In the embattled townships of Sagaing, the military’s assumption of command over police forces has created a lawless vacuum in which the prosecution of crime comes a distinct second to the rounding up of enemies of the state.
As escalating conflict in Burma’s north-west causes the breakdown of social infrastructure, some residents are turning to the institution many now trust as the new protectors of the peace: the People’s Defense Force.
In Kalay, a sizeable town with a population of almost half a million, the local PDF is quickly evolving beyond its established goal as defender of the people, assuming the mantle of detective, judge, and executioner.
Yesterday, the Kalay PDF released a statement on social media celebrating the successful removal from the town of a group of 50 armed men led by a notorious criminal, Shine Thar.
Emboldened by Kalay’s state of anarchy, Shine Thar’s brigands had supposedly embarked on a wide-reaching campaign of terror; locals accused the man of committing scores of armed robberies; thieving gold, vehicles and loot, and abusing Kale’s women.
What is more, the PDF accused Shine Thar of going rogue; after pledging to protect the people, his group had launched a spree of executions across Kalay, firing at will and framing victims as “dalan”, military informants, after the fact.
“This group formed in Kalay to “clear” groups of dalan early on in the revolution. Ater growing to include about 50 people, their leader, Shine Thar, started violently robbing the locals. That’s why the people turned to the Kalay PDF,” one resident of Kalay told DVB.
The PDF says that it had been inundated with information from local people begging for help. After analysing a trove of photo and video evidence, the group, in its eyes, had enough evidence to launch its own raid on Shine Thar and his men.
”A lot of the violence and robberies occurred in villages in the southern part of Kalay. The people there very strongly believe in the PDF and provide a lot of support. As the police are now redundant, they first went to the PDF to help them,” the Kalay resident said.
“There were misconceptions that Kalay PDF members were committing the illegal acts, when in fact we had nothing to do with them,” one Kalay PDF member told DVB. For the group, the operation was both a social good and an exercise in public relations.
According to a Kale PDF statement, the group raided Shine Thar’s base on September 26, being met with fierce resistance.
“After we were fired upon, Shine Thar himself was shot dead. We captured the entire camp, took a cache of guns and ammunition, and brought into custody all members of the gang.”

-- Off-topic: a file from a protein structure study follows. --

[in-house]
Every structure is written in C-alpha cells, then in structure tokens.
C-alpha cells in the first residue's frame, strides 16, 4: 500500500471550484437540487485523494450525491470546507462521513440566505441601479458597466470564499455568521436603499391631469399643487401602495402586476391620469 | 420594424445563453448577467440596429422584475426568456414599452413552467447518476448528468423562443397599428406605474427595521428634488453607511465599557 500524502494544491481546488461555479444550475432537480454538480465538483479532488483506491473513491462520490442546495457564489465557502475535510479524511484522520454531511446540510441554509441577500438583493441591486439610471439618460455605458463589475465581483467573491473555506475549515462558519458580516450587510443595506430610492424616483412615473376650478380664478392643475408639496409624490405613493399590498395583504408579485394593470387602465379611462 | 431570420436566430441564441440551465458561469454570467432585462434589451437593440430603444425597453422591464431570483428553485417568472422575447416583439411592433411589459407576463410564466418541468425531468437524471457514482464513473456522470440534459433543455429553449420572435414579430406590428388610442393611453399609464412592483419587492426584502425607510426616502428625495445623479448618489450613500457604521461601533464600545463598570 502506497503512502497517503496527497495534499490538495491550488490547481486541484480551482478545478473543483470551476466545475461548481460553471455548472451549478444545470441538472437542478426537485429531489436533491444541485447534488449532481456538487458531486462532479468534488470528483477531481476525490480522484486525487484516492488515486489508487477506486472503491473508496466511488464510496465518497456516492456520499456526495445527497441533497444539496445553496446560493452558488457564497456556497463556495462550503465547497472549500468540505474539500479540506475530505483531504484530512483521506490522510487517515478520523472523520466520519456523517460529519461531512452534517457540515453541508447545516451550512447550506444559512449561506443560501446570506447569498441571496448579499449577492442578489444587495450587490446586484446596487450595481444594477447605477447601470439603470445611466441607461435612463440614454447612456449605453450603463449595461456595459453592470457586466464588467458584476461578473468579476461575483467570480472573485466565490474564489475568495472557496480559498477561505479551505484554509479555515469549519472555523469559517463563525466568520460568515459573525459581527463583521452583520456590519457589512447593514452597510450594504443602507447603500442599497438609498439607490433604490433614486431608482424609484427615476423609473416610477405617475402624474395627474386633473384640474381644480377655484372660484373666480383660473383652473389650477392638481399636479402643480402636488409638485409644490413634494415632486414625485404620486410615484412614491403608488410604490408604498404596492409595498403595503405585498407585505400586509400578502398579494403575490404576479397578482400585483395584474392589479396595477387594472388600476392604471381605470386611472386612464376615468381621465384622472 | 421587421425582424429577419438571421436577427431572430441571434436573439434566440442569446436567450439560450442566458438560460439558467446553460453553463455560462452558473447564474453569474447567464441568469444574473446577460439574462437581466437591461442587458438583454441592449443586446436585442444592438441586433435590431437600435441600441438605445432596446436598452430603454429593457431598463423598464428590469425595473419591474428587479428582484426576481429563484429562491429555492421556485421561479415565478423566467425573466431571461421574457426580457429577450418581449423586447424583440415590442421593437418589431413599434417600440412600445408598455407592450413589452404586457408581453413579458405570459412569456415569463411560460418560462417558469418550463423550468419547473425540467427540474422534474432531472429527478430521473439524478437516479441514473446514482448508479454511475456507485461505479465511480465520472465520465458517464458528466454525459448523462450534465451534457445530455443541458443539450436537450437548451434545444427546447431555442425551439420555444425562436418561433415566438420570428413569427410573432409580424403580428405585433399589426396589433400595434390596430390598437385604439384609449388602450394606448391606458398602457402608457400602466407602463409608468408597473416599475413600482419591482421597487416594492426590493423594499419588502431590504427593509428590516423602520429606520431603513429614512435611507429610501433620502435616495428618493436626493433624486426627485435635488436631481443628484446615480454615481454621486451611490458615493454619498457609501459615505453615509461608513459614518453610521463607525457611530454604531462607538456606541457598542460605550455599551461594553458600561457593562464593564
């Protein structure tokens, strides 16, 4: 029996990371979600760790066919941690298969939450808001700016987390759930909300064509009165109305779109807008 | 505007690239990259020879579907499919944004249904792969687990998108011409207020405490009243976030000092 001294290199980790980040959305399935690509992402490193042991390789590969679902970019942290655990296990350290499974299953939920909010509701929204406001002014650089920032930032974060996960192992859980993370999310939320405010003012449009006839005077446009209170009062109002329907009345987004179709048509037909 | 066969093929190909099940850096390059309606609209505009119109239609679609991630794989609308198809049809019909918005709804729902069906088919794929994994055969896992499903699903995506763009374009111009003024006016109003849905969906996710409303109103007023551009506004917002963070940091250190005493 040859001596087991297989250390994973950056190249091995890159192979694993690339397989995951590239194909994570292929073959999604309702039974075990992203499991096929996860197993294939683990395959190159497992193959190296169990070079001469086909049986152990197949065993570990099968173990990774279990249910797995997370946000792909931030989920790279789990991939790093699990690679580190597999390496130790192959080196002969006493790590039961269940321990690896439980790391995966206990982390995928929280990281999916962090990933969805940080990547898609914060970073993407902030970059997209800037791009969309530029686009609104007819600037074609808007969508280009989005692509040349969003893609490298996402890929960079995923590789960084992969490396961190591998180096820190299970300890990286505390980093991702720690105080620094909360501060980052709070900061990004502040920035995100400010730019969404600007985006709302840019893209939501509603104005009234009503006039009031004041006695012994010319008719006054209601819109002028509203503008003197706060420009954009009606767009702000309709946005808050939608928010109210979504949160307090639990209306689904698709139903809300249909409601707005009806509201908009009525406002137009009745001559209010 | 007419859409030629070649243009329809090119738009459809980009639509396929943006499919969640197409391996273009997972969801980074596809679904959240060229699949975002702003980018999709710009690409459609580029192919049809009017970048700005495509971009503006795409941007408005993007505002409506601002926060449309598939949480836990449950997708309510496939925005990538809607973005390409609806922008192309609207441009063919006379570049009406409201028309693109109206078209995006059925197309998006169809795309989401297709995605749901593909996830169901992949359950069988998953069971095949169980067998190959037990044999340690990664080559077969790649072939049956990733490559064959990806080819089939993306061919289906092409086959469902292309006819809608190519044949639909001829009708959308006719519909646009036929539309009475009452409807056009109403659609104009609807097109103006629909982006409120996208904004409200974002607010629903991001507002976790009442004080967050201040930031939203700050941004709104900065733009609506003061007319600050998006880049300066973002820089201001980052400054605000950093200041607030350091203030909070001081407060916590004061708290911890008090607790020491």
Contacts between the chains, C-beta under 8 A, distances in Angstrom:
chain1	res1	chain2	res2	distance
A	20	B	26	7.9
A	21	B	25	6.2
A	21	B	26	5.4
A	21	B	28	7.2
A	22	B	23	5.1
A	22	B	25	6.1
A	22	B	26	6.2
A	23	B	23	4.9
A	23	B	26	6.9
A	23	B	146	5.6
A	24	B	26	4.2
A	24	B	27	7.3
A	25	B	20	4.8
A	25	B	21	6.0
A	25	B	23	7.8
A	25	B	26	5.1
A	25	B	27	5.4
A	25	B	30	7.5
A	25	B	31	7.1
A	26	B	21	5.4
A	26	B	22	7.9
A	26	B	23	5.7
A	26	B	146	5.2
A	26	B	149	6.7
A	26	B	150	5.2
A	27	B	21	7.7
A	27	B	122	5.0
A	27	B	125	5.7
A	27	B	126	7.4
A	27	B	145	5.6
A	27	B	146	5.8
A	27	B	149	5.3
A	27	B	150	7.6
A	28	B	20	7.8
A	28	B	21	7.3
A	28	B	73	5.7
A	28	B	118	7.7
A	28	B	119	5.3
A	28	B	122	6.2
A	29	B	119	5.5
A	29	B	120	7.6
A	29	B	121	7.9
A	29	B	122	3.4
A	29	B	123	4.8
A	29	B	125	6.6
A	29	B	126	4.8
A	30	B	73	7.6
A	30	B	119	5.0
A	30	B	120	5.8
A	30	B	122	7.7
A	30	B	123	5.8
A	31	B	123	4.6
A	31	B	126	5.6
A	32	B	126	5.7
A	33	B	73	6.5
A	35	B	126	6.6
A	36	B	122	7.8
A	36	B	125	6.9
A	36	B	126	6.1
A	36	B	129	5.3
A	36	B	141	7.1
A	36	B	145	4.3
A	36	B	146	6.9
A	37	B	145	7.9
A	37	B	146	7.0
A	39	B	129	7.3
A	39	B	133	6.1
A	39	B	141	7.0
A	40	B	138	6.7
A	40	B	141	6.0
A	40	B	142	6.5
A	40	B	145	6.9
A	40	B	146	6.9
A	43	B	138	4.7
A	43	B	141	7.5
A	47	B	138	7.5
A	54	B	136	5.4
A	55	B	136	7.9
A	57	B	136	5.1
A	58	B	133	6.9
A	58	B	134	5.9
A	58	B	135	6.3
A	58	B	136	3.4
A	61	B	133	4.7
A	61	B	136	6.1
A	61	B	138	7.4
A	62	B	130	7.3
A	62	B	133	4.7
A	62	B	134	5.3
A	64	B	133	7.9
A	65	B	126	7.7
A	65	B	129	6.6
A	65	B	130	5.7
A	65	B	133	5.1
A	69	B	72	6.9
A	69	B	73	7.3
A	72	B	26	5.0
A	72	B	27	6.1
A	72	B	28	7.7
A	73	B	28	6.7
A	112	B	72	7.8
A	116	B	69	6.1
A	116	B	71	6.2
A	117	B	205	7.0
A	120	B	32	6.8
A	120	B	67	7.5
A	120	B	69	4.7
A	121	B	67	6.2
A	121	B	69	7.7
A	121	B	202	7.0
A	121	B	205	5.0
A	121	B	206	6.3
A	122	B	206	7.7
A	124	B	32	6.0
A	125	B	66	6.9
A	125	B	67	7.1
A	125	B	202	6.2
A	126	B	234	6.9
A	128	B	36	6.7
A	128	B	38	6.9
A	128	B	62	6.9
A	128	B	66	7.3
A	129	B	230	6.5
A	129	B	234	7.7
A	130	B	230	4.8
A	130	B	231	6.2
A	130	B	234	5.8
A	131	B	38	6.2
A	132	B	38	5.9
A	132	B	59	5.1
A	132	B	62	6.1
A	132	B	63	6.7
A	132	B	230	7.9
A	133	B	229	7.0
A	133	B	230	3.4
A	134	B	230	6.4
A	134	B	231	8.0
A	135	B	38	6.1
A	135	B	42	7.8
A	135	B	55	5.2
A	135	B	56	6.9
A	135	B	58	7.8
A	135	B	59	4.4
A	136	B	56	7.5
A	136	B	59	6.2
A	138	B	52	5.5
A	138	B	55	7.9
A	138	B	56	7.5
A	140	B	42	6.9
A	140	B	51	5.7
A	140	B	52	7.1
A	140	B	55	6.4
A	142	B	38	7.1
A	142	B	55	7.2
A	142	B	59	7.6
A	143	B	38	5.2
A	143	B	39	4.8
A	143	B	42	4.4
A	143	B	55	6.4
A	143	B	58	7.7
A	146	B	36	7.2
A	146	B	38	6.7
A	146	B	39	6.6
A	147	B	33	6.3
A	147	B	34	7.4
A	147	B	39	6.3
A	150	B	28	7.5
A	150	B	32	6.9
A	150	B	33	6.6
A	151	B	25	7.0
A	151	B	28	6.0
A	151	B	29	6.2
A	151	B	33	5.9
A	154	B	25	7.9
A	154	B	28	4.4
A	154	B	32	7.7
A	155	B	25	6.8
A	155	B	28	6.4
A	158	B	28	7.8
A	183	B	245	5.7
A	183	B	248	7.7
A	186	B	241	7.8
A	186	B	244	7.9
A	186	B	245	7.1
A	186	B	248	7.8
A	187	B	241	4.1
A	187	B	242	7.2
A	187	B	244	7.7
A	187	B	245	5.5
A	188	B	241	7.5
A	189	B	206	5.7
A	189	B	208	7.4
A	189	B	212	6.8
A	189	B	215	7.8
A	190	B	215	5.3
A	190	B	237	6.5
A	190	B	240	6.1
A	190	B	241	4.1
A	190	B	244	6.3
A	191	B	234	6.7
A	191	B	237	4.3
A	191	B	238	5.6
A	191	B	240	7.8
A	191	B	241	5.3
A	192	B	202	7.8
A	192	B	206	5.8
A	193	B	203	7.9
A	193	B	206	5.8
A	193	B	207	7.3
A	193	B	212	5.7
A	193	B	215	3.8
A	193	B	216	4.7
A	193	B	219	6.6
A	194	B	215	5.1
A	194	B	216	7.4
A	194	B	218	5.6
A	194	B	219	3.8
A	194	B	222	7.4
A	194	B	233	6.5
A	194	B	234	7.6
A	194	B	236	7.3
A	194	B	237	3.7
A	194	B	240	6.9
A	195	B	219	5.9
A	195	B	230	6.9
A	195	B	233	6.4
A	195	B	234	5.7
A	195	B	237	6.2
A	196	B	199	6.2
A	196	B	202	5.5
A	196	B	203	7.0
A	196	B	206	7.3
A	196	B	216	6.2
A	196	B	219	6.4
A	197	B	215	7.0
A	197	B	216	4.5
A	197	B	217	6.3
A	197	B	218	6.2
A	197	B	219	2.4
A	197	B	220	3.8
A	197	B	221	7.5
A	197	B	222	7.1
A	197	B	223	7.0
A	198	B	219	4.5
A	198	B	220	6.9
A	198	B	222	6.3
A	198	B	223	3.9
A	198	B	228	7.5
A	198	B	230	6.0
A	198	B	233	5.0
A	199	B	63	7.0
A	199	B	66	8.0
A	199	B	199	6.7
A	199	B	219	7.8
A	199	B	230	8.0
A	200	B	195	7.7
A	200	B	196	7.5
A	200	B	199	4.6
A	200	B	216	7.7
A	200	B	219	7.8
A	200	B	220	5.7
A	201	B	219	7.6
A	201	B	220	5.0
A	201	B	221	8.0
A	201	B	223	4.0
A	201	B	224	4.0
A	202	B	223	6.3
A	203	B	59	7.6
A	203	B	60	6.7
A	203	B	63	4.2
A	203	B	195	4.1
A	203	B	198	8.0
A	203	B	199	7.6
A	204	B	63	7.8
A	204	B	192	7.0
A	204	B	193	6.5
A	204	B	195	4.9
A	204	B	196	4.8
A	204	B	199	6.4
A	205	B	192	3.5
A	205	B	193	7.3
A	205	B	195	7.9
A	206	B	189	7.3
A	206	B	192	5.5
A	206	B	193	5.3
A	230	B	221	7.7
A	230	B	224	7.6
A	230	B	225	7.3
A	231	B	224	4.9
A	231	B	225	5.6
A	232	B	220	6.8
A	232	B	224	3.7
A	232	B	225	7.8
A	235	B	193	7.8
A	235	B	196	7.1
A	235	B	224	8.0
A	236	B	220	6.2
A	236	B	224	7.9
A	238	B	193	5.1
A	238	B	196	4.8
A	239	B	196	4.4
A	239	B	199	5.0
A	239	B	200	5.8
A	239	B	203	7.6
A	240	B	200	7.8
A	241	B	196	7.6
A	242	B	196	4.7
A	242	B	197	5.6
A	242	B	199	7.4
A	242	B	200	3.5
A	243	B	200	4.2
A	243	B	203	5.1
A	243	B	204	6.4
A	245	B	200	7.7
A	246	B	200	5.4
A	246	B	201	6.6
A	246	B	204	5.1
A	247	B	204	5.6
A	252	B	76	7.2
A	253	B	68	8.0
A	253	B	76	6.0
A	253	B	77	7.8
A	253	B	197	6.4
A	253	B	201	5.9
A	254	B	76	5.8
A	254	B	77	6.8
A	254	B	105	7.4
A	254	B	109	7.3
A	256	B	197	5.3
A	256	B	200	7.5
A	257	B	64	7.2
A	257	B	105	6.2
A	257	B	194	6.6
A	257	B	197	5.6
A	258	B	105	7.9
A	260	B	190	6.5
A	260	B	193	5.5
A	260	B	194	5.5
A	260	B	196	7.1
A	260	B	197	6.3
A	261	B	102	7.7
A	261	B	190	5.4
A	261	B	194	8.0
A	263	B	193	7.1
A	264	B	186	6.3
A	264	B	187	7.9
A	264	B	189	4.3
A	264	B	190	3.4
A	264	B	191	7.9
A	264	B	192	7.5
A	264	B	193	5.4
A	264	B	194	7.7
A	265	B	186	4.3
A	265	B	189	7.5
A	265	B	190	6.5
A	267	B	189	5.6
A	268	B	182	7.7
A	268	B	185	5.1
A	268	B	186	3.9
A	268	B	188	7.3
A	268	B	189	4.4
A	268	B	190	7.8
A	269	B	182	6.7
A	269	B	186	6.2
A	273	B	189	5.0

Kalay PDF claims that all of Shine Thar’s men have now switched sides, pledging their support to the PDF.
Following the raid, Kalay PDF made a list of the stolen booty it had recovered. The group says it will now return the loot; a committee of community representatives has been formed to trace and return cash, gold, and motorcycles to original owners.
Kalay PDF clarified that, in carrying out the raid, they abided by the Code of Conduct for the People’s Armed Forces as laid down by the National Unity Government’s (NUG) Ministry of Defense. The group also claims to be working hand-in-hand with the nascent community-based People’s Protection Group (Pa Ka Pha).
One reporter from the Monywa Gazette noted on social media that the Shine Thar raid can be viewed as part of a broader trend in which Sagaing’s criminal cases are increasingly being reported to local PDFs. According to the journalist, in a situation where the police will not answer a civilian’s call, it is only PDF forces that can provide a systematic resolution of local people’s grievances.
The development reflects a tentative movement towards the establishment of alternate proto-state institutions across Burma. The assumption of judicial functions by Rakhine’s United League of Arakhan has been well documented over the past year, and now appears to be nearing completion.
In a host of other regions too, PDFs have recently begun establishing People’s Police Forces under the guidance of the NUG government. On August 25, the Karenni State Police (KSP) announced it was to begin operating with the help of 320 CDM police officers.
The efficacy and legitimacy of young PDF fighters enforcing the law remains to be debated. Yet, as Burma’s state continues to crumble, it is undoubtedly a conversation that the country will soon be forced to have.
UPDATE (09/30/21): The KSP today announced that it had released five suspects brought in on suspicion of being military enforcements, citing the lack of evidence sufficient to further a case. (The force remanded in custody a further four men who had been arrested at the same time.)
Such professionalism and even-handedness will be essential if the NUG is to establish full administrative credibility in the eyes of both local communities and those of the international community.